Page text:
Archaeologists have unearthed an ancient commercial farm in the heart of modern Rome, taking advantage of subway construction to explore deeply in urban settings.

They explored some 20 meters down (around six stories deep) near St. John in Lateran Basilica.

Rossella Rea, the dig's leader and a culture ministry official, said Wednesday that a farm business from Imperial era Rome was discovered, along with an irrigation basin measuring 35 by 70 meters (115 feet by 230 feet) near an ancient water source known as Aqua Crabra.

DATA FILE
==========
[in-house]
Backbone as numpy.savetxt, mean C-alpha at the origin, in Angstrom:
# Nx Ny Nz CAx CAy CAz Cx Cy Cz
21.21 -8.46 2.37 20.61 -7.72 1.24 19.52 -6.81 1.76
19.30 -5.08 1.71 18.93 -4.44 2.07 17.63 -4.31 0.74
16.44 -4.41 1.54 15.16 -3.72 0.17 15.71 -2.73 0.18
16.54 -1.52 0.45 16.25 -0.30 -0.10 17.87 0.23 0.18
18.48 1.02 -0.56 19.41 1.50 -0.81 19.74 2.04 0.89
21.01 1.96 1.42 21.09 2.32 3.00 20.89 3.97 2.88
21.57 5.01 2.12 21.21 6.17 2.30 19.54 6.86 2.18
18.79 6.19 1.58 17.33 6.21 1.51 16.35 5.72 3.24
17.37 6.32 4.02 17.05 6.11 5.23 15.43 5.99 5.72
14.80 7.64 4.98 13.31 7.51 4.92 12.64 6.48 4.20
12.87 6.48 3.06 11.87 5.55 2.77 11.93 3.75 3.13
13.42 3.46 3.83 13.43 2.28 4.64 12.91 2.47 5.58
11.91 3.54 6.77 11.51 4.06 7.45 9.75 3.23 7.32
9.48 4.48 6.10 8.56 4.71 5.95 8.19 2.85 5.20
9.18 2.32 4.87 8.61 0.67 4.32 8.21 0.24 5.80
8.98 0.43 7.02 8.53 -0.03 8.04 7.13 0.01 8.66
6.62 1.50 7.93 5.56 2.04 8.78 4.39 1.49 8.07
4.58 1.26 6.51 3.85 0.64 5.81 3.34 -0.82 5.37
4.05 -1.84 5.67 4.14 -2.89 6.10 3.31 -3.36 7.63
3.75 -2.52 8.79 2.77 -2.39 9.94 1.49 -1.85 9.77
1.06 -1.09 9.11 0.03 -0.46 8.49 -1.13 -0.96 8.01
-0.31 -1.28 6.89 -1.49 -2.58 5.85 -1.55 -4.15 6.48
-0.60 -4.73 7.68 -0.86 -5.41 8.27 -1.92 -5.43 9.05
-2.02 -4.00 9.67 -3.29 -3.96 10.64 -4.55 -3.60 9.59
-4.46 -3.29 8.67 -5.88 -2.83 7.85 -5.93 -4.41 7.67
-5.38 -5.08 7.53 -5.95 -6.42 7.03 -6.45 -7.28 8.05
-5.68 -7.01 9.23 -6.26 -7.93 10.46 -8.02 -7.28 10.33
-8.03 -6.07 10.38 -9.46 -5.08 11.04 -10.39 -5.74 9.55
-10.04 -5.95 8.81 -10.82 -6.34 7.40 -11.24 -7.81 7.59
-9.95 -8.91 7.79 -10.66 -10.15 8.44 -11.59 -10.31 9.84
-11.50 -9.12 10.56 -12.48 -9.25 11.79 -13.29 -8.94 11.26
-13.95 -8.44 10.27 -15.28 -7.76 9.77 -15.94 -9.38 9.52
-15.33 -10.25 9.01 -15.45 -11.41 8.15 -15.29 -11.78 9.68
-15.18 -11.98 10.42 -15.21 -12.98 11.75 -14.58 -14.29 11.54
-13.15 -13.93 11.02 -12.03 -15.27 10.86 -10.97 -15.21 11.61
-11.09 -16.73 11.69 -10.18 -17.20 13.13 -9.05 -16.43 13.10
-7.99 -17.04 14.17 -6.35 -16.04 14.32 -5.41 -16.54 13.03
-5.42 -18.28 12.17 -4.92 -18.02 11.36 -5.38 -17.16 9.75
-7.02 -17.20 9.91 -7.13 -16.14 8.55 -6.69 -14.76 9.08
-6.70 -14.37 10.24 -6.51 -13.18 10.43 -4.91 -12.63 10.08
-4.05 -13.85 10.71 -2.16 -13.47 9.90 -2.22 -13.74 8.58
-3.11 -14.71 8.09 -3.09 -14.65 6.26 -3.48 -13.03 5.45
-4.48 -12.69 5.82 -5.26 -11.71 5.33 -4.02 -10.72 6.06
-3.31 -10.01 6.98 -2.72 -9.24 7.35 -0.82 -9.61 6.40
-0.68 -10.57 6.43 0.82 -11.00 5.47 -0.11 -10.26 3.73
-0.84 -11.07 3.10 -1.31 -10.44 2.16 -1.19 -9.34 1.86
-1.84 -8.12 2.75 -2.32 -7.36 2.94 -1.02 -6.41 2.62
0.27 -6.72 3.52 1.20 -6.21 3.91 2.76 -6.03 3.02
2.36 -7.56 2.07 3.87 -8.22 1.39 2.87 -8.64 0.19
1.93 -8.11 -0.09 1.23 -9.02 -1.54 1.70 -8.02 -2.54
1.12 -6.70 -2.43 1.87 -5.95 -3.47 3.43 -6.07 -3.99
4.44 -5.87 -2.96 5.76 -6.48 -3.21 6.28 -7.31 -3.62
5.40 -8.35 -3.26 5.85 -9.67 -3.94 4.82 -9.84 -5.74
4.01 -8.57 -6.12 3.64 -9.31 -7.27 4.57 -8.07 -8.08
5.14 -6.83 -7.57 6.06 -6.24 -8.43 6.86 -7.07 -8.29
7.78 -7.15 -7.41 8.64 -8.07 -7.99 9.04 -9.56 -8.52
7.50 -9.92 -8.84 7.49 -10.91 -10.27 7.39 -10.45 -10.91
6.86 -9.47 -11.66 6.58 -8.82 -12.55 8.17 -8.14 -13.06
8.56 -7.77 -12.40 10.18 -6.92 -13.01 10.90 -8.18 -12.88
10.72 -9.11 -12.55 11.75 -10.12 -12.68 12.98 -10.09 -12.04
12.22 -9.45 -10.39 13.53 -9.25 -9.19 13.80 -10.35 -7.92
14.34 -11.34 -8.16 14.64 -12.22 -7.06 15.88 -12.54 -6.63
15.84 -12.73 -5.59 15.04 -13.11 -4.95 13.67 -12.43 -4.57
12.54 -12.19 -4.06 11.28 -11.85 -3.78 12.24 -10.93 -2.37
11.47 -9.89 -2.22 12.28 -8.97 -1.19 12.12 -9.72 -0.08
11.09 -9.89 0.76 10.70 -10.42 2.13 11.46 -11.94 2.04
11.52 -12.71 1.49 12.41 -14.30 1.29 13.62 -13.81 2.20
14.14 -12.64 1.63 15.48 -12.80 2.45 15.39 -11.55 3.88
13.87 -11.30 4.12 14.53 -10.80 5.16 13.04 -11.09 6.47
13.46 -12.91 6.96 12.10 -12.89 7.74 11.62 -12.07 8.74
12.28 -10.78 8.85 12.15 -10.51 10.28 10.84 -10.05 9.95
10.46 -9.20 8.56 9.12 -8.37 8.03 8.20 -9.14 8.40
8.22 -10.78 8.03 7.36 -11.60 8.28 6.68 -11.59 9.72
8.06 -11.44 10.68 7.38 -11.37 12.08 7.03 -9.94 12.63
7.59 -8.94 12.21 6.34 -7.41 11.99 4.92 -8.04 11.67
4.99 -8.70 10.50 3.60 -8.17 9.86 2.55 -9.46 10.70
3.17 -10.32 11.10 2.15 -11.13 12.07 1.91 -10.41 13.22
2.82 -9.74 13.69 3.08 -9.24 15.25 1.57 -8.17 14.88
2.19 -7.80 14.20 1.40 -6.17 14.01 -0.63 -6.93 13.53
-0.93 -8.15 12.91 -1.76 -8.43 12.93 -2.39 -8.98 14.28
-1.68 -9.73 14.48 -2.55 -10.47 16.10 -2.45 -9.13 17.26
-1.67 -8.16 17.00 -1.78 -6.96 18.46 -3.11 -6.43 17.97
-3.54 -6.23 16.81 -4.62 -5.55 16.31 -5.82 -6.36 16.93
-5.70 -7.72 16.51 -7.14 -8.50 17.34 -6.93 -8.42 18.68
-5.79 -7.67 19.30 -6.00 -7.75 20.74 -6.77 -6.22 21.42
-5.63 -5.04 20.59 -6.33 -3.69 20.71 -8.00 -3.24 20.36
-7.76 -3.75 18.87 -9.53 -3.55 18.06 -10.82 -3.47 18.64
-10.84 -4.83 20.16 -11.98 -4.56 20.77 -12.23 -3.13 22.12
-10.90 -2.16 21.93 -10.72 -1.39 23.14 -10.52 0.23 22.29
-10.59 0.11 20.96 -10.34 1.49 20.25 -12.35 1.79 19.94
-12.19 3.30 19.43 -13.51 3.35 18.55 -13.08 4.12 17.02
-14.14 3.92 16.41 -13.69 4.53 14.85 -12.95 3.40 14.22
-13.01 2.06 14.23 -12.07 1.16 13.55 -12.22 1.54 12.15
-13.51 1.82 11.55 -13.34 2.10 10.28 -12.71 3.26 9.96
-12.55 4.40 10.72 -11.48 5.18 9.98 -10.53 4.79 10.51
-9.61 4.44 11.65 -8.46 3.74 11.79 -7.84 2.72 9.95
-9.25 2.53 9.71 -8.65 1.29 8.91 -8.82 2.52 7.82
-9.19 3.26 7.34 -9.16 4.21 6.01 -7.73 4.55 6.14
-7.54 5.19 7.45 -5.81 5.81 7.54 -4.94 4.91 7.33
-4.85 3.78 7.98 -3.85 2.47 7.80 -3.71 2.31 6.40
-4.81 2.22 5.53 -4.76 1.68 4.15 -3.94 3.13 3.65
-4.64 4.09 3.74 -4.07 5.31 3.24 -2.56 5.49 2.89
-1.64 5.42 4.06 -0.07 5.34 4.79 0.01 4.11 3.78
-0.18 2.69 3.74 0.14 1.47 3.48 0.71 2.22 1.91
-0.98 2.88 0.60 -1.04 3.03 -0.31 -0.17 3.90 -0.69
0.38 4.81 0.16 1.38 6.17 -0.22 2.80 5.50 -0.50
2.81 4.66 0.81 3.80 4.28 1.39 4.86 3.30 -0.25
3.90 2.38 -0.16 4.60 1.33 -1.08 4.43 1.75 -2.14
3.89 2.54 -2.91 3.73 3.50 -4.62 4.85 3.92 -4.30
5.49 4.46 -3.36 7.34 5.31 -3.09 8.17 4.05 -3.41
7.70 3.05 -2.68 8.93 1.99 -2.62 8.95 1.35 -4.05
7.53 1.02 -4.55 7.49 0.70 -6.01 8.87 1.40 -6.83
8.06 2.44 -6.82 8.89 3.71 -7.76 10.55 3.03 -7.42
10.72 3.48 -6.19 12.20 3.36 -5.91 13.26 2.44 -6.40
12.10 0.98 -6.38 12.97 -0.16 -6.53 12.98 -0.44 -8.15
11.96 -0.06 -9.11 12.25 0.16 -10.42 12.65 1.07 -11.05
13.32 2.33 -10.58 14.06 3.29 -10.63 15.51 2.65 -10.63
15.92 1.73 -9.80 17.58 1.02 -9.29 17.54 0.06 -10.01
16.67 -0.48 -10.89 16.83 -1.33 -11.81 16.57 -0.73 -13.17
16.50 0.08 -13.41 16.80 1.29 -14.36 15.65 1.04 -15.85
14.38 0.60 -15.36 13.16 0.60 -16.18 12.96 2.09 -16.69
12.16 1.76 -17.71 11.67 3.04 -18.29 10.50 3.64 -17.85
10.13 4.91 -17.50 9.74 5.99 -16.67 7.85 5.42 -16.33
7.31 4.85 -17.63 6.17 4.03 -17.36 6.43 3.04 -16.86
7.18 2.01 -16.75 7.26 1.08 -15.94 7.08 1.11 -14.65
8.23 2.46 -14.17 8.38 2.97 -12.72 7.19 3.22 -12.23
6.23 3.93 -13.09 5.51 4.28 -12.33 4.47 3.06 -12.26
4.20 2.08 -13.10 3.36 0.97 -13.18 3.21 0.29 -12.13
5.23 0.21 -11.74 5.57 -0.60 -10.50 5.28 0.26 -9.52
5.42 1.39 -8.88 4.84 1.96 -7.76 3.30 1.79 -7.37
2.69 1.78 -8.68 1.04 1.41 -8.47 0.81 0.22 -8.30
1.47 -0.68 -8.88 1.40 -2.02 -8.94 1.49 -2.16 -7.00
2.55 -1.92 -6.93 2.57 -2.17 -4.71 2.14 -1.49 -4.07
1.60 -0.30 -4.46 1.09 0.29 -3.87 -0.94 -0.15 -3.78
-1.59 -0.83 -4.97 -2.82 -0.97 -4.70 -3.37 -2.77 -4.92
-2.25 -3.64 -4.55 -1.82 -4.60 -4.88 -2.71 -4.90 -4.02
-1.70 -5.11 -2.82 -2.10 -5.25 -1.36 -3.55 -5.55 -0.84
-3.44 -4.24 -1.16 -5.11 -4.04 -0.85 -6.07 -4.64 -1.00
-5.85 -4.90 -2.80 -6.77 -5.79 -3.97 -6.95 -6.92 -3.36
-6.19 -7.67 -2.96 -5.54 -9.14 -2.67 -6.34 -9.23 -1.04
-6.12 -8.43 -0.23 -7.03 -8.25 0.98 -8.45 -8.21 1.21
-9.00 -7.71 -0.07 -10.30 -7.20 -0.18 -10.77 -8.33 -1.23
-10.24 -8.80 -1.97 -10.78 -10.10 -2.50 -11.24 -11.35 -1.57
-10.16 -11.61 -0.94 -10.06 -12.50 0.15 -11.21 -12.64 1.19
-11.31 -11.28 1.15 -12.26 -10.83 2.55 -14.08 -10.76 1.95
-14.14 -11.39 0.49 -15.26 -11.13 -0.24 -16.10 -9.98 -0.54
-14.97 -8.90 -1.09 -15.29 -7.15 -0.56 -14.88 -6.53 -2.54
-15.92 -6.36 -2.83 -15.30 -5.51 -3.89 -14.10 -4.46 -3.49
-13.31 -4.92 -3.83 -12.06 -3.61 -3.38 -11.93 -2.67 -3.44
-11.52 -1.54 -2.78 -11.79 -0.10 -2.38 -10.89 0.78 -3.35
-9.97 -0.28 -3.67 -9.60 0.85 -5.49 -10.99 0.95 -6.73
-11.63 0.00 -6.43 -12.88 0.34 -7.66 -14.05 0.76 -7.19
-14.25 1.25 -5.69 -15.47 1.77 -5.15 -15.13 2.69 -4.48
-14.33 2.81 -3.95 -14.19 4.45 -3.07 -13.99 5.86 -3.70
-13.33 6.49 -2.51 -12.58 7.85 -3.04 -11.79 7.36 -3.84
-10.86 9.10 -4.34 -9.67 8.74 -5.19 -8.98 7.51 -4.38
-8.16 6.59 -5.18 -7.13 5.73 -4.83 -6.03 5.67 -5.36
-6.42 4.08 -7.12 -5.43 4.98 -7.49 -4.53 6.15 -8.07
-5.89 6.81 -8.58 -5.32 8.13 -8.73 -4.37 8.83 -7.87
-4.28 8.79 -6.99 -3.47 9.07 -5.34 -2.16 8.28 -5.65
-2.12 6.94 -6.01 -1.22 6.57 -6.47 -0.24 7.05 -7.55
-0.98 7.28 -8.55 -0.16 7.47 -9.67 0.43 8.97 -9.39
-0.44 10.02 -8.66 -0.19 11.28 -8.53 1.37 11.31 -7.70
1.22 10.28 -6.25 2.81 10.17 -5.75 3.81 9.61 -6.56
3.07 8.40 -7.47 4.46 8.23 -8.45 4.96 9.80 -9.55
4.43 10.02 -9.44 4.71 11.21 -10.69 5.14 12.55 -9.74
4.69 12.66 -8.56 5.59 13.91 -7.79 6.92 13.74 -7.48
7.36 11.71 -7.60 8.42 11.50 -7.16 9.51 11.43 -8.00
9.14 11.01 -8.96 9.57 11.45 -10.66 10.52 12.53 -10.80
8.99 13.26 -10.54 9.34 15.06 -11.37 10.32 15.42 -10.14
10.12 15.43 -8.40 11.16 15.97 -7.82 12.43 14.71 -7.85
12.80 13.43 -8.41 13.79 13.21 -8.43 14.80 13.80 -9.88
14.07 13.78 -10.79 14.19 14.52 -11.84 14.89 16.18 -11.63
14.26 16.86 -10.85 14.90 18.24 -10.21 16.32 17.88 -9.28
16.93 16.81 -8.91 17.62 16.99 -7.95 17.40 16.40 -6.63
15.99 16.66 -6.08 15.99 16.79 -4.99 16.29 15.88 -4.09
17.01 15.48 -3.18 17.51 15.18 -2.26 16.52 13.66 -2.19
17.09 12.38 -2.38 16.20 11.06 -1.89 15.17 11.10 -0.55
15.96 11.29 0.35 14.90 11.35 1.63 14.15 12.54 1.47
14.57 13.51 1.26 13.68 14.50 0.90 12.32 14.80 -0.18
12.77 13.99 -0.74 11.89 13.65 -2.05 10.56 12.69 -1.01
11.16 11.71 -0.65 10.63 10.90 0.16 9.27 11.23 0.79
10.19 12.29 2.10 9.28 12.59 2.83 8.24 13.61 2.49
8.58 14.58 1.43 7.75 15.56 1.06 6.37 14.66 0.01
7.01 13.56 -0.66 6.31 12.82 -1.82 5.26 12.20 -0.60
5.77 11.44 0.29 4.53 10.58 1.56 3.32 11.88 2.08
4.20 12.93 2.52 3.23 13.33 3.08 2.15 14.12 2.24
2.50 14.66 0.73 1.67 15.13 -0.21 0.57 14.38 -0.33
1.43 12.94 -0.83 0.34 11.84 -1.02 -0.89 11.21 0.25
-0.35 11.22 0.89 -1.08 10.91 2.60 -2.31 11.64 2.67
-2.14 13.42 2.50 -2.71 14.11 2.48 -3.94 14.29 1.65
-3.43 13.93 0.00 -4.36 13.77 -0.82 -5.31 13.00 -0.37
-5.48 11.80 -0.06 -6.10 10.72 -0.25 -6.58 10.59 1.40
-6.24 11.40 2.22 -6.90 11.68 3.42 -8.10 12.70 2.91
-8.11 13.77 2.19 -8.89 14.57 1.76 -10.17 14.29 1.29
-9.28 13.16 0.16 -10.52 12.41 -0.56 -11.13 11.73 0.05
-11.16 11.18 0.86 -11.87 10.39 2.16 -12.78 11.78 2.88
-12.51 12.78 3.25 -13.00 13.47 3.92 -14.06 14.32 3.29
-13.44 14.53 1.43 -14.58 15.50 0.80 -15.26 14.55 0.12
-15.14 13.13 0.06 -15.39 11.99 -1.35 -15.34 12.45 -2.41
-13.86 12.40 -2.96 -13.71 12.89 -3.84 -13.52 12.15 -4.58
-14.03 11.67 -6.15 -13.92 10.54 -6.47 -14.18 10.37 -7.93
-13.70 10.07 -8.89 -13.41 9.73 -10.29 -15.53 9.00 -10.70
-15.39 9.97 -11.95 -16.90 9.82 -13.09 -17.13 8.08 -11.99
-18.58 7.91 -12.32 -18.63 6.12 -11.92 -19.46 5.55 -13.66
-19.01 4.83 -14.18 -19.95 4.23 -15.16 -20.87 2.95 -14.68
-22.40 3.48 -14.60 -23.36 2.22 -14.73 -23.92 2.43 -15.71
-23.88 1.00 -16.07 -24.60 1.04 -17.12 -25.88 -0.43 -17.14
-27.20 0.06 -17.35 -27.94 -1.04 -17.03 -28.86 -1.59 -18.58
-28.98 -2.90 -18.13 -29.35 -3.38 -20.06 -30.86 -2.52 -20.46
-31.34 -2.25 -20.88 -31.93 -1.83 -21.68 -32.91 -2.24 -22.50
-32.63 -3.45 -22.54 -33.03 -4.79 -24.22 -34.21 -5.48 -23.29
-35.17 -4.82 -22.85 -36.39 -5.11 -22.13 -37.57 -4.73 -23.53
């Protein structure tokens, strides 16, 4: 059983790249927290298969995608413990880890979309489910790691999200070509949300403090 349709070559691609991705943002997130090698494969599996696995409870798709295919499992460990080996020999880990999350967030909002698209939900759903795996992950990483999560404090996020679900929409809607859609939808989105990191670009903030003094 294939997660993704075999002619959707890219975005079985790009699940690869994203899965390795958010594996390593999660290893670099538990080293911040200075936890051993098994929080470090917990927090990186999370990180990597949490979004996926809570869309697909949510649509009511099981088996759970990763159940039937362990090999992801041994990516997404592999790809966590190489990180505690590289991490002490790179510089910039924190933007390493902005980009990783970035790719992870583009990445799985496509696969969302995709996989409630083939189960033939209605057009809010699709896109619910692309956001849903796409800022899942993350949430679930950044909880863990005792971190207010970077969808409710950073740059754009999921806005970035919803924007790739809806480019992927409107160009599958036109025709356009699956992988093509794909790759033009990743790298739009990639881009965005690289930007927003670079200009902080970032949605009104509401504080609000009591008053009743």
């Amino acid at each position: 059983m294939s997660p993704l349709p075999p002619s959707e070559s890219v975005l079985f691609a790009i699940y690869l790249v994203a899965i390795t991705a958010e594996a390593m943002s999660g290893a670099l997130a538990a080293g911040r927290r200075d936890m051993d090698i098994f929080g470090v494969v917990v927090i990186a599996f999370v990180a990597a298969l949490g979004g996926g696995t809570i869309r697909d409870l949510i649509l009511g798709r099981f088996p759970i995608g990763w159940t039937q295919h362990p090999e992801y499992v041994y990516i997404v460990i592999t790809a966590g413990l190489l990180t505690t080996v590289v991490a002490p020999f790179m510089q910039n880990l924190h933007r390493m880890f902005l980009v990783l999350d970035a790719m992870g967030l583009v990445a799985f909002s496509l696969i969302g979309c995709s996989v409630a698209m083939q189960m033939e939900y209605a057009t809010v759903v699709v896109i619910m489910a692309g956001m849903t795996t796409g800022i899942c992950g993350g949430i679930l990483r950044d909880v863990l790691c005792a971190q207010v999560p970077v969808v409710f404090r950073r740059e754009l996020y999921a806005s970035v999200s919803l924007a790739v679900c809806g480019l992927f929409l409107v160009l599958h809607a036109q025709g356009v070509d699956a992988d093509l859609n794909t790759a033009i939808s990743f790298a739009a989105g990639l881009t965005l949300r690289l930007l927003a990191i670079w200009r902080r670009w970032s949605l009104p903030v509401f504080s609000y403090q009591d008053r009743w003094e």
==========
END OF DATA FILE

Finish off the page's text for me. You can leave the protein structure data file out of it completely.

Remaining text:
Notable finds included a three-pronged iron pitchfork and traces eroded in stone of a waterwheel.

Also extraordinary area well-preserved vestiges of willow tree roots and peach pits, presumably from the farm's orchard. Rea said peaches were then a pricey market novelty for consumers.